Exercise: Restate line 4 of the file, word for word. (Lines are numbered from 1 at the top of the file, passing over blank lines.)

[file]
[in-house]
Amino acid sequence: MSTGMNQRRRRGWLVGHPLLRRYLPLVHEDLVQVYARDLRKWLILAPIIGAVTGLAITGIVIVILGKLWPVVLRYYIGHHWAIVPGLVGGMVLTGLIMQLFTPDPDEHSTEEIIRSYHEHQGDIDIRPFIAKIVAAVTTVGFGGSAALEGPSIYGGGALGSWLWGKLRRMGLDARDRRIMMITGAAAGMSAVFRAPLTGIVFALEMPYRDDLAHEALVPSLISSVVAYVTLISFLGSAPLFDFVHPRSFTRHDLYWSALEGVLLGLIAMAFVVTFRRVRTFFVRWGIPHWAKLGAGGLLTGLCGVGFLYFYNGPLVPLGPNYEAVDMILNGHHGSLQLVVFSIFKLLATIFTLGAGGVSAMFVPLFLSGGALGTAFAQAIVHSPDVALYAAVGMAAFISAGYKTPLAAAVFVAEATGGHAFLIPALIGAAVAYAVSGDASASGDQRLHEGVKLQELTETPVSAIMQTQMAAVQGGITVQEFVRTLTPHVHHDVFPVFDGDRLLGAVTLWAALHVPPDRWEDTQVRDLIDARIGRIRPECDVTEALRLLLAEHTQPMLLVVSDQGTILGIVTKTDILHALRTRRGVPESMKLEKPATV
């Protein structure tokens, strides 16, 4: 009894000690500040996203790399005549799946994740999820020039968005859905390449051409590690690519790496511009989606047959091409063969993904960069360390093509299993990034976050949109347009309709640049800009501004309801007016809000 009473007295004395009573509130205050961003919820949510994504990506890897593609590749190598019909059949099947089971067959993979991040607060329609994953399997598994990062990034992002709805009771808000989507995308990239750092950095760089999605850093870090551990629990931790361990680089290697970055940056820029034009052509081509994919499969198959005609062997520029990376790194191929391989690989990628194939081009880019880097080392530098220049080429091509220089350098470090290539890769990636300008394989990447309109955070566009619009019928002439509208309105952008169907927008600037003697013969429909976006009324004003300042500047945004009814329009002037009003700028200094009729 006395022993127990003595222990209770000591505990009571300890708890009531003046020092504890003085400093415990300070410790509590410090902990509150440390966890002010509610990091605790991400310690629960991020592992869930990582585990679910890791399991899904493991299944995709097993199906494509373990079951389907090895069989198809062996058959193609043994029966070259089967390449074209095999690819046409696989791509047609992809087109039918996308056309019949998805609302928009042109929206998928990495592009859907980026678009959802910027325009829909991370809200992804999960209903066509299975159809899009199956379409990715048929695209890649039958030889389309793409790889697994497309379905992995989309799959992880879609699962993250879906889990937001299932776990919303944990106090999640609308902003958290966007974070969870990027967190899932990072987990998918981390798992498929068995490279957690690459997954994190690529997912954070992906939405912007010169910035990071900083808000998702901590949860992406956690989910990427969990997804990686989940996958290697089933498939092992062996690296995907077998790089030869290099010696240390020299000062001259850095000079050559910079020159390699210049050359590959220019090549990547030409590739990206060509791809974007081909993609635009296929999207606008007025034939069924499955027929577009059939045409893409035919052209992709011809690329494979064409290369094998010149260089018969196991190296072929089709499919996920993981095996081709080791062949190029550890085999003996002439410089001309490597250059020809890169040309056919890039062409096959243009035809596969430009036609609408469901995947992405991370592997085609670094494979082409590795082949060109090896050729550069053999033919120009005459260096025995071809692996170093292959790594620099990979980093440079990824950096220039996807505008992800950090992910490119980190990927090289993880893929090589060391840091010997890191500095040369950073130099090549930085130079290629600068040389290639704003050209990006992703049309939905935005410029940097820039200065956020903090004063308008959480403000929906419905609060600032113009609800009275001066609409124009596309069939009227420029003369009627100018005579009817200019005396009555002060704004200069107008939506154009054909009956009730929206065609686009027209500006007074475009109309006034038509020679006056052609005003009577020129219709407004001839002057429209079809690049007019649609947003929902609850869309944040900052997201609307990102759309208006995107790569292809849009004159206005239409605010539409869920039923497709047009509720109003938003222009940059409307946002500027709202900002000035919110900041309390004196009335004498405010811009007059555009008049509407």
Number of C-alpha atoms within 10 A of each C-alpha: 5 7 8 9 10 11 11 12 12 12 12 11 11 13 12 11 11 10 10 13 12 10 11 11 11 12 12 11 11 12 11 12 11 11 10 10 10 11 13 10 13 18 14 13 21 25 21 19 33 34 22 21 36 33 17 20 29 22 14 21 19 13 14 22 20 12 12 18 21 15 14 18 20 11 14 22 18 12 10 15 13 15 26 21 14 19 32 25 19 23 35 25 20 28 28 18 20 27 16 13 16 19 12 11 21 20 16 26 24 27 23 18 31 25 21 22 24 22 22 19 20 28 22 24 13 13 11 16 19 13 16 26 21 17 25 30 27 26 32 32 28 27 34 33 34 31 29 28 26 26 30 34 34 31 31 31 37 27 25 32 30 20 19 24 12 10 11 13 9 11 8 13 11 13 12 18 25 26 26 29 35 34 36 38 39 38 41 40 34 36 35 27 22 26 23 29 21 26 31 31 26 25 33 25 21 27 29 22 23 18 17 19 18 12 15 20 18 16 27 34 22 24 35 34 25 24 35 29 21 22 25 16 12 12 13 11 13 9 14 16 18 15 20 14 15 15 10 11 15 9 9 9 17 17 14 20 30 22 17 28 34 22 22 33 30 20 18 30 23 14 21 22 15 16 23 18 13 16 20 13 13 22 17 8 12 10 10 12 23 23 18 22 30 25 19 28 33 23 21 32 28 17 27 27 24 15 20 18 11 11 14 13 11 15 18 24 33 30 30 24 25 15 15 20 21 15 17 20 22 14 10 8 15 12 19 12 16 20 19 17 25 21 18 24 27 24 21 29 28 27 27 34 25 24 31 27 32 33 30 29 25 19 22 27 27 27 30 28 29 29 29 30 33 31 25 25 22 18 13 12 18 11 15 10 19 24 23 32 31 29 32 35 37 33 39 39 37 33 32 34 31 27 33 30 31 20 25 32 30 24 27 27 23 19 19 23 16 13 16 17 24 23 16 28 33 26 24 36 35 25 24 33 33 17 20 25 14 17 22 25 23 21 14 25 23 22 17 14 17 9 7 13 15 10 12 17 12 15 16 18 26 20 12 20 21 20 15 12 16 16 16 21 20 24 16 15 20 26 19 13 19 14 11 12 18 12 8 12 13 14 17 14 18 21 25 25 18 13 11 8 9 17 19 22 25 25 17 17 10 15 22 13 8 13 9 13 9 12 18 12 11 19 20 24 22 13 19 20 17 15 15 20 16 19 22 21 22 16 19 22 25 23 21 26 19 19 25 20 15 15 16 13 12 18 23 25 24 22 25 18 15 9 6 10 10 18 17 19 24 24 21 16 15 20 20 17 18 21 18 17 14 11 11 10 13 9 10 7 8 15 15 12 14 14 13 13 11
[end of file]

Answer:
Number of C-alpha atoms within 10 A of each C-alpha: 5 7 8 9 10 11 11 12 12 12 12 11 11 13 12 11 11 10 10 13 12 10 11 11 11 12 12 11 11 12 11 12 11 11 10 10 10 11 13 10 13 18 14 13 21 25 21 19 33 34 22 21 36 33 17 20 29 22 14 21 19 13 14 22 20 12 12 18 21 15 14 18 20 11 14 22 18 12 10 15 13 15 26 21 14 19 32 25 19 23 35 25 20 28 28 18 20 27 16 13 16 19 12 11 21 20 16 26 24 27 23 18 31 25 21 22 24 22 22 19 20 28 22 24 13 13 11 16 19 13 16 26 21 17 25 30 27 26 32 32 28 27 34 33 34 31 29 28 26 26 30 34 34 31 31 31 37 27 25 32 30 20 19 24 12 10 11 13 9 11 8 13 11 13 12 18 25 26 26 29 35 34 36 38 39 38 41 40 34 36 35 27 22 26 23 29 21 26 31 31 26 25 33 25 21 27 29 22 23 18 17 19 18 12 15 20 18 16 27 34 22 24 35 34 25 24 35 29 21 22 25 16 12 12 13 11 13 9 14 16 18 15 20 14 15 15 10 11 15 9 9 9 17 17 14 20 30 22 17 28 34 22 22 33 30 20 18 30 23 14 21 22 15 16 23 18 13 16 20 13 13 22 17 8 12 10 10 12 23 23 18 22 30 25 19 28 33 23 21 32 28 17 27 27 24 15 20 18 11 11 14 13 11 15 18 24 33 30 30 24 25 15 15 20 21 15 17 20 22 14 10 8 15 12 19 12 16 20 19 17 25 21 18 24 27 24 21 29 28 27 27 34 25 24 31 27 32 33 30 29 25 19 22 27 27 27 30 28 29 29 29 30 33 31 25 25 22 18 13 12 18 11 15 10 19 24 23 32 31 29 32 35 37 33 39 39 37 33 32 34 31 27 33 30 31 20 25 32 30 24 27 27 23 19 19 23 16 13 16 17 24 23 16 28 33 26 24 36 35 25 24 33 33 17 20 25 14 17 22 25 23 21 14 25 23 22 17 14 17 9 7 13 15 10 12 17 12 15 16 18 26 20 12 20 21 20 15 12 16 16 16 21 20 24 16 15 20 26 19 13 19 14 11 12 18 12 8 12 13 14 17 14 18 21 25 25 18 13 11 8 9 17 19 22 25 25 17 17 10 15 22 13 8 13 9 13 9 12 18 12 11 19 20 24 22 13 19 20 17 15 15 20 16 19 22 21 22 16 19 22 25 23 21 26 19 19 25 20 15 15 16 13 12 18 23 25 24 22 25 18 15 9 6 10 10 18 17 19 24 24 21 16 15 20 20 17 18 21 18 17 14 11 11 10 13 9 10 7 8 15 15 12 14 14 13 13 11